“Romeo, Romeo where for art thou Romeo?” we wondered as we gazed up at Juliet’s balcony in the historic centre of Verona
. Alas, no Romeo, just Will, our fellow colleague.
, one of the most fascinating cities of Italy
, is rich in Roman, Medieval and Renaissance buildings. Juliet’s balcony is located less than a 5 minute walk from Piazza dell’Erbe, a delightful square dominated by the beautiful Torre dei Lamberti and lined with restaurants and cafes. The piazza also hosts a daily market.
We would recommend that visitors take a lift to the top of the Torre dei Lamberti, and then climb the remaining 125 steps to the bell tower. Once at the summit the view across Verona, the city walls, Ponte Scaligero and the surrounding countryside is without doubt worth the climb.
Another fascinating square is the Piazza Bra, where the Roman amphitheatre (Arena of Verona) can be found. Walking around this enchanting square with its imposing historical buildings it is easy to understand why the city has been a popular destination with travellers and monarchs for centuries. It offers history and culture as well as ample shopping and gastronomic experiences.
During the day it is possible to step back in time and explore the interior of the amphitheatre. For a view over the city, ascend to the top row of seats.
In the summer months (22 June – 02 September 2012) the Verona Opera festival is performed in the Arena. Tickets to the Opera can be pre-booked by Sunvil Discovery as part of a holiday package.
1 hour and 10 minutes by rail from Verona is Venice, the most romantic of cities.
With its narrow network of canals and spectacular architecture Venice is truly breathtaking. It is however, easy to get stuck on the typical ‘tourist trail’. Our advice is to leave the map behind, forget the signage to St Mark’s square, and just wander. You will not be disappointed; finding captivating palaces and architecture not listed in the guidebook and discovering picturesque narrow passages and atmospheric squares. The beauty of exploring in this way is that you will often meet local Venetians and you will avoid the hefty restaurant prices paid close to the key sites.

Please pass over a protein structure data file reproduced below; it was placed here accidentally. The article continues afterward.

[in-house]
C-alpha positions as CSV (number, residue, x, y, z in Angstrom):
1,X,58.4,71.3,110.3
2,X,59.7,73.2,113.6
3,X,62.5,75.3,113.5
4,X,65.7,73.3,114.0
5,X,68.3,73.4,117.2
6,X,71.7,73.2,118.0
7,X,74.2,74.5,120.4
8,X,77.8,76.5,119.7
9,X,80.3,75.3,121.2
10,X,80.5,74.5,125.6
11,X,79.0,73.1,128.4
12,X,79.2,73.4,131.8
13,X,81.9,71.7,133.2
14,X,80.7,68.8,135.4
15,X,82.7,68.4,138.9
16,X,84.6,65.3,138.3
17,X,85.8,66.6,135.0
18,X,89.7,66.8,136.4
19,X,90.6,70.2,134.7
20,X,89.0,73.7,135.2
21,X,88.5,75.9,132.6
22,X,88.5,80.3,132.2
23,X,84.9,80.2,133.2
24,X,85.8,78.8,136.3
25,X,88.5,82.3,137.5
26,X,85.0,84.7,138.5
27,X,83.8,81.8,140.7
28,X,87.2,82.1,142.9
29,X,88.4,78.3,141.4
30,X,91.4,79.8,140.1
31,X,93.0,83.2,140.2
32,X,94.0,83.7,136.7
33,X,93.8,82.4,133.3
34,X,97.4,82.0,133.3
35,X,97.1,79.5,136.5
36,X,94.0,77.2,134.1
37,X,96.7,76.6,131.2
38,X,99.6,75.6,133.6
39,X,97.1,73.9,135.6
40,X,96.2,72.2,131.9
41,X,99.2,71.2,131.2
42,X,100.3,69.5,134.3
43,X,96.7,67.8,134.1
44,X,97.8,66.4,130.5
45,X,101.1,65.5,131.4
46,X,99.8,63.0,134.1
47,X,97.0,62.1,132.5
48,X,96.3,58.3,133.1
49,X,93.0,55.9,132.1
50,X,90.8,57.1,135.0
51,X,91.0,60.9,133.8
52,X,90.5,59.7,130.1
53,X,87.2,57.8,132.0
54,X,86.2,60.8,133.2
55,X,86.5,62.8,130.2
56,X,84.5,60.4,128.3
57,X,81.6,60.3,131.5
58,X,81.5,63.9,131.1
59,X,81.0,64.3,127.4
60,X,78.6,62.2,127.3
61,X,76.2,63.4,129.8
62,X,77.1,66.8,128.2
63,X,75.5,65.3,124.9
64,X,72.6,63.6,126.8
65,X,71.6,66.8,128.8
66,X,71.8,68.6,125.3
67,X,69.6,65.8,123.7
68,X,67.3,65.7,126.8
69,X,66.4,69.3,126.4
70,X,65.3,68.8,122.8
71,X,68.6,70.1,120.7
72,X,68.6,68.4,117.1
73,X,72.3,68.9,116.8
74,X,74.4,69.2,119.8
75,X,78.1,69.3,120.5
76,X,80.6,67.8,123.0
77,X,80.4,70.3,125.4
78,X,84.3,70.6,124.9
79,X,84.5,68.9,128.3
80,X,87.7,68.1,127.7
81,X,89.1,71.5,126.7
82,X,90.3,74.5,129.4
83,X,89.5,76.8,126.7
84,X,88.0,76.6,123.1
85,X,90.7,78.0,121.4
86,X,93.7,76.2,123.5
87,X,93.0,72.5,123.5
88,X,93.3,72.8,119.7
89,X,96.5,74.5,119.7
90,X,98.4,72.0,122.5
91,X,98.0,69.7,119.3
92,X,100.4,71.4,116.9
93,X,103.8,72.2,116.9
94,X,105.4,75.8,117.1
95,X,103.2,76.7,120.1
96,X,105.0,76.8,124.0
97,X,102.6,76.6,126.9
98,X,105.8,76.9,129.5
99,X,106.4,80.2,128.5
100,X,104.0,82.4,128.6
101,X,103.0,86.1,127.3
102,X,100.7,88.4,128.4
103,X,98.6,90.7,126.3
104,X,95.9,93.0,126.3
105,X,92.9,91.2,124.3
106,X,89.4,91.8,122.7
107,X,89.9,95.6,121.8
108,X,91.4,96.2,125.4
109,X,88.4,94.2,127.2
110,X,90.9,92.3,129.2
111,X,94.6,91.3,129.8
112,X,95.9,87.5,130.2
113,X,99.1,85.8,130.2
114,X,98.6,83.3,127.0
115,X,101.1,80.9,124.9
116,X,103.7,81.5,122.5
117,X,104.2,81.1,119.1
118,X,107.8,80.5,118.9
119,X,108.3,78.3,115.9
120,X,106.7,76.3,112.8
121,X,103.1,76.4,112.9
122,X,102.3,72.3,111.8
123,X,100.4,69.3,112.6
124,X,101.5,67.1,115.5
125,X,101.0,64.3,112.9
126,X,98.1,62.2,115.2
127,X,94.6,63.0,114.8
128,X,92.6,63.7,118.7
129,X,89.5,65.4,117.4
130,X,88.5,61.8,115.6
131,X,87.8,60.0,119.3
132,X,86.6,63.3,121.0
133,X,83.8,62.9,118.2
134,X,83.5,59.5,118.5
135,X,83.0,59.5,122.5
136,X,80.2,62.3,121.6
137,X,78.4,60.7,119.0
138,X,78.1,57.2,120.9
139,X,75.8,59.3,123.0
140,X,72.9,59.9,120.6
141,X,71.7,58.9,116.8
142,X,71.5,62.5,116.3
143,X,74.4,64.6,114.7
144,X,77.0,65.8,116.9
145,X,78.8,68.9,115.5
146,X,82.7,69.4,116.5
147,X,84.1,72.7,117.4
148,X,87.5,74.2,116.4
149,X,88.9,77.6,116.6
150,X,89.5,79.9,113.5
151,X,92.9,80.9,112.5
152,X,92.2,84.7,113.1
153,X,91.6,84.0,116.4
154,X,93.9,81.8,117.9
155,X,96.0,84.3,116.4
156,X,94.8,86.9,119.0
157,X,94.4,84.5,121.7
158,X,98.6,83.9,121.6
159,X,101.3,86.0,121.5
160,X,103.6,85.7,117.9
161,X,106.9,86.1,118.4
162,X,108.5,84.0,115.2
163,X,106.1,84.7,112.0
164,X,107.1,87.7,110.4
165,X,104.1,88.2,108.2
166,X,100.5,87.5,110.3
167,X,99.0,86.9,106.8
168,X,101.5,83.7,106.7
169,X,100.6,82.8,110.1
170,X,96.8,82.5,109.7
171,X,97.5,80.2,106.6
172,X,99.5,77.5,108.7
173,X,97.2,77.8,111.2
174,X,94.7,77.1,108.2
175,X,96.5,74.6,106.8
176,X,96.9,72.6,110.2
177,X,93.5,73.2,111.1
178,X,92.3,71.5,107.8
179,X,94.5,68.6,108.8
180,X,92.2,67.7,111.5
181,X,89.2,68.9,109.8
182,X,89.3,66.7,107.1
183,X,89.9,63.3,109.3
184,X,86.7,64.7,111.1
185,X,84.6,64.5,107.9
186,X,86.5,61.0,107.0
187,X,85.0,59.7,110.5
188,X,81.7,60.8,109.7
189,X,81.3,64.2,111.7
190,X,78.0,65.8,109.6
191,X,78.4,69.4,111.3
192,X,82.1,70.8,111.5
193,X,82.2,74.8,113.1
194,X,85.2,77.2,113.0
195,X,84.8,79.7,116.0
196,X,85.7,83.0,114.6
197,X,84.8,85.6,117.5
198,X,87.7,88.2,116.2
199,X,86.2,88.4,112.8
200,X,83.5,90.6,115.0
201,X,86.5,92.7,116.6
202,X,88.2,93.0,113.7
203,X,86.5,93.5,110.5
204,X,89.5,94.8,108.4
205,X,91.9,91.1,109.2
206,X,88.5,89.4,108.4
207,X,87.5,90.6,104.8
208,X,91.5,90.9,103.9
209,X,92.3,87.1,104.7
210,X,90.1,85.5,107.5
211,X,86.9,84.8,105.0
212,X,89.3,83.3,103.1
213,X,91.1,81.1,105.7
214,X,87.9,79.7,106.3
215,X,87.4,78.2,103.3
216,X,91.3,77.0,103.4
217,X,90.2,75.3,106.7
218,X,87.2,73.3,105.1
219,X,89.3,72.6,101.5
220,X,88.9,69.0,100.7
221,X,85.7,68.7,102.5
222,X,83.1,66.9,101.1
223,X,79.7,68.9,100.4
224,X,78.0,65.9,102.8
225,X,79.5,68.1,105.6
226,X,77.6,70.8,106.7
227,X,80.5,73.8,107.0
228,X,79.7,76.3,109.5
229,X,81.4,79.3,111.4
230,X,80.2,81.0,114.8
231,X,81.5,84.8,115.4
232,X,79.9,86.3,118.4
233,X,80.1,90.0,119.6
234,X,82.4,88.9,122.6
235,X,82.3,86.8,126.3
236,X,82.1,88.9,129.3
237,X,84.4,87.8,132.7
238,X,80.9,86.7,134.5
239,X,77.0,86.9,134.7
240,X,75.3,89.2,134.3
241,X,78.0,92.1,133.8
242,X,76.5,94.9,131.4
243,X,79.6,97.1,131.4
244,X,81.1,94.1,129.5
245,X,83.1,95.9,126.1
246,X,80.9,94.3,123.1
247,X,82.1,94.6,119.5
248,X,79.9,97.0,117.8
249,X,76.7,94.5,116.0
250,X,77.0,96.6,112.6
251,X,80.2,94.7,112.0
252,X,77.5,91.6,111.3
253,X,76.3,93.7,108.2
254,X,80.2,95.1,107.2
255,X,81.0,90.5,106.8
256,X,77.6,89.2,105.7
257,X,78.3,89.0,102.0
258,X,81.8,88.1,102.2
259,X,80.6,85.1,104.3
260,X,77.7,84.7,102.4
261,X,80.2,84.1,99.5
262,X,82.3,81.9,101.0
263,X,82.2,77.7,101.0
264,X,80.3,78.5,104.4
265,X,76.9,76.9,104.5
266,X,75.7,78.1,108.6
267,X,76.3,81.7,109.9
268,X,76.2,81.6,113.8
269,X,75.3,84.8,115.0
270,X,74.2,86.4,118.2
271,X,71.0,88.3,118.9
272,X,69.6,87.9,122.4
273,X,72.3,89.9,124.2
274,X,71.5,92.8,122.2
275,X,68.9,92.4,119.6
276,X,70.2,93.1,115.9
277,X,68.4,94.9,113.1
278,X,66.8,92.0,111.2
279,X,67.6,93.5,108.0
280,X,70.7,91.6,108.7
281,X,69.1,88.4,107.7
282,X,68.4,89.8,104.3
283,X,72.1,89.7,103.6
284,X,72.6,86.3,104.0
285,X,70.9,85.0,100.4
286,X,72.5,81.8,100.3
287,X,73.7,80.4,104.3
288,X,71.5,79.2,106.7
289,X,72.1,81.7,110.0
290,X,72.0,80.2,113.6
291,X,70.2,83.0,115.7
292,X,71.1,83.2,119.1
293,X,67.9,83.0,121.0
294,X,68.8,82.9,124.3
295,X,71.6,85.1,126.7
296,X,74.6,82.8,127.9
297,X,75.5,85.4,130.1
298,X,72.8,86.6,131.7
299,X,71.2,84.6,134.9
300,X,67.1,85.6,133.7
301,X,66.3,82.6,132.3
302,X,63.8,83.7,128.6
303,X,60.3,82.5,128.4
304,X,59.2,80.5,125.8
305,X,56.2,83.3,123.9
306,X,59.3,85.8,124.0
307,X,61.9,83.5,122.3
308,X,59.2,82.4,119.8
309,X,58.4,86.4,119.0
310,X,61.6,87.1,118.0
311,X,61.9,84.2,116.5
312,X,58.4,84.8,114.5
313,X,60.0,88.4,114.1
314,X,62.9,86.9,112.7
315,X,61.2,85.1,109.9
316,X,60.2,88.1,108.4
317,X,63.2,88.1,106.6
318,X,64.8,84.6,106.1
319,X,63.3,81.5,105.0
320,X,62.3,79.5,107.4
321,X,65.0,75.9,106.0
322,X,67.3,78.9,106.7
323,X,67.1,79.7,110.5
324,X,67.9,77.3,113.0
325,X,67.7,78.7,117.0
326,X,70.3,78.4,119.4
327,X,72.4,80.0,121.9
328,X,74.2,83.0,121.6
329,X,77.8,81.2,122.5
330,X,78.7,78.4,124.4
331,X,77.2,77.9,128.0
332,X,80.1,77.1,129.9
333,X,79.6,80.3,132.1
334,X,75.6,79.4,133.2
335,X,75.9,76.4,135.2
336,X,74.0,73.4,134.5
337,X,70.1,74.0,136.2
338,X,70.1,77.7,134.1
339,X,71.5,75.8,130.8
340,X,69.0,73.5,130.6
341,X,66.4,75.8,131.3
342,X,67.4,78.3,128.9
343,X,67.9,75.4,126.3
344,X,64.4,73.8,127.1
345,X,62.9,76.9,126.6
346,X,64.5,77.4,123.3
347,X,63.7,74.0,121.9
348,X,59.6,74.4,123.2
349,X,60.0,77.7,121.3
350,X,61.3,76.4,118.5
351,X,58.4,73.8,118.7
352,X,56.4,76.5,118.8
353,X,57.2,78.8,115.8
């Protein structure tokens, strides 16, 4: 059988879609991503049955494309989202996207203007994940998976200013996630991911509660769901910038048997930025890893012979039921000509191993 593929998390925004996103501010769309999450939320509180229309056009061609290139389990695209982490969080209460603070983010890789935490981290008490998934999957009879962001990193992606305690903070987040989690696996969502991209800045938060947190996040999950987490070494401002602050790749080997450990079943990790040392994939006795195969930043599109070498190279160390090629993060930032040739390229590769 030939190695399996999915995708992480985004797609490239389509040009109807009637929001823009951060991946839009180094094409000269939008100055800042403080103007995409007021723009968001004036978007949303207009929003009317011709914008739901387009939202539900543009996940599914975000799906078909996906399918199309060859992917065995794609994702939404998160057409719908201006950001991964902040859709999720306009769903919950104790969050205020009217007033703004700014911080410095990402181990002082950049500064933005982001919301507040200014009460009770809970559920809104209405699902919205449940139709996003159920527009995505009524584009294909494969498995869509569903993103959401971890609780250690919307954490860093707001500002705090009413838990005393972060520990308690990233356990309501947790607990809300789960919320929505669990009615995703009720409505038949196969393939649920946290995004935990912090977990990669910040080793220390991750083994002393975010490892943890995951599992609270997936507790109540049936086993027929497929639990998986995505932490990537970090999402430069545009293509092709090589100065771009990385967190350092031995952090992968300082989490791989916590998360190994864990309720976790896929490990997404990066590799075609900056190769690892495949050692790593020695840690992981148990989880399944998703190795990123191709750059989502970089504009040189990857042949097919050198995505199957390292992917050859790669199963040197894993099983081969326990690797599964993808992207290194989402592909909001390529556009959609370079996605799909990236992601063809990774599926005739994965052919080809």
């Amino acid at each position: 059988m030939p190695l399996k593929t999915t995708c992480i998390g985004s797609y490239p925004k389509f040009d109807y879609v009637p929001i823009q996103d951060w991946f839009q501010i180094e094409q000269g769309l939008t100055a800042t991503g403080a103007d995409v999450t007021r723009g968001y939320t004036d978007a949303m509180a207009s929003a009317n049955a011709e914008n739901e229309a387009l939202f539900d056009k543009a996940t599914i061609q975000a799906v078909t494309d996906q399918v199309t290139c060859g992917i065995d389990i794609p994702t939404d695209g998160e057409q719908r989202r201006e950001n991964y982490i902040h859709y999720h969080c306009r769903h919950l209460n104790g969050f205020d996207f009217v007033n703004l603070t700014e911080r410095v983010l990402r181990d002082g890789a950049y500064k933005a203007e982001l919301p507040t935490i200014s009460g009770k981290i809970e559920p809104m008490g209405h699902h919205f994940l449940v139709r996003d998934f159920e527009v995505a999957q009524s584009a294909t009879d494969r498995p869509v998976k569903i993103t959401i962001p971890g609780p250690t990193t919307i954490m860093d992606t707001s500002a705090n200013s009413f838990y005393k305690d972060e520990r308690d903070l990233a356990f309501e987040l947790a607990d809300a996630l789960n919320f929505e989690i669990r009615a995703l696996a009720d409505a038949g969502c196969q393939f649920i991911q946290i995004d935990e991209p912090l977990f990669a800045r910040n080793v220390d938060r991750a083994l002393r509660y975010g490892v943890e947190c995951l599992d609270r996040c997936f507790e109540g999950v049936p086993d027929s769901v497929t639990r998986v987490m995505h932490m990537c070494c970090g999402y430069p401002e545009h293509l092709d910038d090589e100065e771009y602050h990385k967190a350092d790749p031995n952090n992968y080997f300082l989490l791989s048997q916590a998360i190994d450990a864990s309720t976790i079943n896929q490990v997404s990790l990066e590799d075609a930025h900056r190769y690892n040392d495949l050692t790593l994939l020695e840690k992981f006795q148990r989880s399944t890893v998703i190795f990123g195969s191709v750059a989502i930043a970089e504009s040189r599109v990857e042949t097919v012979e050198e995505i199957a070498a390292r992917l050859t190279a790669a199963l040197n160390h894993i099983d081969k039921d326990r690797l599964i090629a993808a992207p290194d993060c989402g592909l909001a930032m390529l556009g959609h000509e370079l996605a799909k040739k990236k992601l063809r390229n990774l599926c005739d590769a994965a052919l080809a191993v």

Start your tour of Venice
early in the morning in order to take advantage of shorter queues into the main attractions in St Marks Square. A popular and low cost activity is to take a lift to the top of the Campanile (6 Euros per person) from where a marvellous view across the city and its lagoon unfolds – Remember to take your camera!
From St Marks Square, take a vaporetto to Guidecca Island with its green spaces and exquisite museums and galleries. The Galleria S. Eufemia is an excellent place to spend an afternoon. For that special occasion we would recommend a stay at the Hotel Cipriani, a member of Orient-Express Hotels and boasting uninterrupted views over the lagoon.
The Rialto Bridge, built in the 15th century, was once the only way across the Grand Canal and offers a wonderful panorama along the waterway. Located in the same area is the Rialto Market where fresh local produce can be purchased.
Venice consists of six districts. One of our favourites is Cannaregio on the north bank of the Grand Canal, where the streets feel wider and less congested. The Cannaregio district (as with all districts in Venice), although not central, is still only a 15 minute walk or short Vaporetto journey from St Marks Square.
When to stay:
The weekend sees an influx in the number of visitors to Venice. If possible, we would recommend a stay in the city from Sunday to Thursday; not only do you benefit from fewer tourists but also from reduced hotel prices.
, of equal splendour and history dominate the north west of Italy. But, which city is our favourite? We could not, and still cannot, agree. We would therefore highly recommend an itinerary which incorporates the two; either as a multi-centre holiday or using one city as a base and exploring the other on a day excursion.
Emily Green, Yasmin Zaidi and Will Rist